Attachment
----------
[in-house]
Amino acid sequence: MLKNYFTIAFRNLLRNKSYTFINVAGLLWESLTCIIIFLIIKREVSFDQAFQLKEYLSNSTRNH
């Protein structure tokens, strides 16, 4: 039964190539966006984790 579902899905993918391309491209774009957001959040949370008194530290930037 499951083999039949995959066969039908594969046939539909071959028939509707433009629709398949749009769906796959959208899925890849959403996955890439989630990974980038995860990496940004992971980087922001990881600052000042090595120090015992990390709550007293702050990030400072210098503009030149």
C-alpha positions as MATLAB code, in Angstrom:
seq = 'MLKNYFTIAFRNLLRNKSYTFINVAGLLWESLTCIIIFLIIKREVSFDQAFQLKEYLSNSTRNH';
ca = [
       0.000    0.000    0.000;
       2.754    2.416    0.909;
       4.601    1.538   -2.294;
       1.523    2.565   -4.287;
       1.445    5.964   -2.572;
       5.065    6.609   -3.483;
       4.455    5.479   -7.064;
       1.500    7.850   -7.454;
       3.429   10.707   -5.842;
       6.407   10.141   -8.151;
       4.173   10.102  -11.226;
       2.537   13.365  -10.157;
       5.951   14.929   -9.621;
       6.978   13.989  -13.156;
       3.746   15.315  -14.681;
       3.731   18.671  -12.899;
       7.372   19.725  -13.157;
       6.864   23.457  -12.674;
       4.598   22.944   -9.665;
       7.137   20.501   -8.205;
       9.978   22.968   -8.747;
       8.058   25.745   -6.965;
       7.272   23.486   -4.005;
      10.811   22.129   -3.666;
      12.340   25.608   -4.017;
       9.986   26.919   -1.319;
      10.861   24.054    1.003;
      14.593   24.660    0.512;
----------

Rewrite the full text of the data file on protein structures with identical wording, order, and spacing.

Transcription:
[in-house]
Amino acid sequence: MLKNYFTIAFRNLLRNKSYTFINVAGLLWESLTCIIIFLIIKREVSFDQAFQLKEYLSNSTRNH
């Protein structure tokens, strides 16, 4: 039964190539966006984790 579902899905993918391309491209774009957001959040949370008194530290930037 499951083999039949995959066969039908594969046939539909071959028939509707433009629709398949749009769906796959959208899925890849959403996955890439989630990974980038995860990496940004992971980087922001990881600052000042090595120090015992990390709550007293702050990030400072210098503009030149």
C-alpha positions as MATLAB code, in Angstrom:
seq = 'MLKNYFTIAFRNLLRNKSYTFINVAGLLWESLTCIIIFLIIKREVSFDQAFQLKEYLSNSTRNH';
ca = [
       0.000    0.000    0.000;
       2.754    2.416    0.909;
       4.601    1.538   -2.294;
       1.523    2.565   -4.287;
       1.445    5.964   -2.572;
       5.065    6.609   -3.483;
       4.455    5.479   -7.064;
       1.500    7.850   -7.454;
       3.429   10.707   -5.842;
       6.407   10.141   -8.151;
       4.173   10.102  -11.226;
       2.537   13.365  -10.157;
       5.951   14.929   -9.621;
       6.978   13.989  -13.156;
       3.746   15.315  -14.681;
       3.731   18.671  -12.899;
       7.372   19.725  -13.157;
       6.864   23.457  -12.674;
       4.598   22.944   -9.665;
       7.137   20.501   -8.205;
       9.978   22.968   -8.747;
       8.058   25.745   -6.965;
       7.272   23.486   -4.005;
      10.811   22.129   -3.666;
      12.340   25.608   -4.017;
       9.986   26.919   -1.319;
      10.861   24.054    1.003;
      14.593   24.660    0.512;